The loose ends of Rockefeller’s life constantly gnawed at Hoffman, though. The more he traveled, the more he recognized “the goodness of the world and the beauty in the world,” as he puts it. He felt certain that if something evil had happened to Michael, “there was a story there. Something had gone awry. I was trying to understand what happened to Michael and whether this story that he was killed by these people was culturally consistent,” he says. “Even if every piece of information pointed to that fact, did it seem logical?”

Hoffman has a profound sociological appreciation of behavioral complexity in Savage Harvest, which enables him to intellectualize even radically taboo acts as cannibalism within a contextual framework. The author, who is also a contributing editor at National Geographic Traveler, has visited about 70 countries throughout his career. His wanderlust allows for a rich investigation of the idea of a common humanity—how it is universally underscored by similar motivations and the differential is essentially borne of its habitat, geopolitics and history. As he immersed himself in Asmat culture, Hoffman also engaged with and appraised definitions of “primitiveness” and “civilization.”Hoffman_cover

“I obviously came to the understanding that saying that these people are primitive is an incredibly inadequate term and pretty reductionist,” he says. “Asmat is so complicated, and there are these beautiful examples of how brilliant and creative and complex the human mind can be when you stick a bunch of people in a place where there is nothing.” He cites their language, which has seven tenses, and the incredible art they make with the few resources they have.

Even though the Asmat are “now pacified”—according to the Dutch, their former colonizers, and the Indonesians—and are not rabid cannibals, their history is significantly defined by violence. “Human beings are violent, human beings are crazy, complex, savage people, and you can count all of us in that. The Asmat are horrifically, brutally violent,” he says. “Their everyday lives, their rituals, the things that bring meaning to their lives were these unspeakable, taboo acts of violence.”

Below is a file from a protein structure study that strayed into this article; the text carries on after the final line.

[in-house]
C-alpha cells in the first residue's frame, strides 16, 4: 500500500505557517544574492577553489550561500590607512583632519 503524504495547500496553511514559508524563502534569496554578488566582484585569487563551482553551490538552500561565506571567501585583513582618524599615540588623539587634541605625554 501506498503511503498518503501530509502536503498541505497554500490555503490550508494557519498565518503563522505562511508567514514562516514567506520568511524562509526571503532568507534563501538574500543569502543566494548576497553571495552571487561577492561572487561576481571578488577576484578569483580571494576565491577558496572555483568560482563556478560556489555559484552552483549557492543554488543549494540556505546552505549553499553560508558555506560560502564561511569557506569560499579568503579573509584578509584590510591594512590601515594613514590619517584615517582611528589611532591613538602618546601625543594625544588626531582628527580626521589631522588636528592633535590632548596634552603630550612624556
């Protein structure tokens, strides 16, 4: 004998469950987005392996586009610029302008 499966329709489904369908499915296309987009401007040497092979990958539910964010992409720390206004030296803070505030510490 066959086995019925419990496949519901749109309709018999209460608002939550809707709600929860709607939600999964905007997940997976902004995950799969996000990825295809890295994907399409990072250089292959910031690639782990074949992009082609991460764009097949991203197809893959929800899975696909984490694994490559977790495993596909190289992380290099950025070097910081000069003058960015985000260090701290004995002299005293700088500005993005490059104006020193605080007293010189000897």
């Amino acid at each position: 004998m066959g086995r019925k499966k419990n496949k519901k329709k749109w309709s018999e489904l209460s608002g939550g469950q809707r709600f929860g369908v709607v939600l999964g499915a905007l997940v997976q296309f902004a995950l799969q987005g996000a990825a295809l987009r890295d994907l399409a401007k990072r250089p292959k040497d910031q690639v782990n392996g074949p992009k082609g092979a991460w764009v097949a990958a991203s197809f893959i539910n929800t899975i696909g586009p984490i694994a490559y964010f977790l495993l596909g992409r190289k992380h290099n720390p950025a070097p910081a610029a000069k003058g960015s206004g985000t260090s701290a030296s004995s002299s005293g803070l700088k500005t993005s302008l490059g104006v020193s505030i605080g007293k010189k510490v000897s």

Hoffman suggests that while “civilized, technologically advanced societies” might have moral “filters” that remove them from the unruly world of the Asmat, violence is still deeply embedded in all of human consciousness. He references instances of organized violence like the Holocaust and drone warfare. Hoffman also points to the irony of Dutch official Max Lapré’s violent oppression in the Asmat village of Otsjanep in 1958—in the book, he links this to Rockefeller’s death, believing the Asmat might have been looking to avenge the deaths of their tribesmen by Lapré.

Rockefeller’s death has now become something of a nativistic story for the Asmat. Toward the end of the book, as he reaches for the tender gut of the brutish tribe, Hoffman conveys the humanity in the Asmat: “The Asmat that day killed Michael Rockefeller out of passion and love, love for what they had lost and what they were losing—…their culture and traditions, headhunting—as modernity and Christianity closed in from every direction.”

Neha Sharma is a cultural writer based in New York. Her work has also appeared in the New York Observer, Vulture, Virgin America and Rolling Stone (India).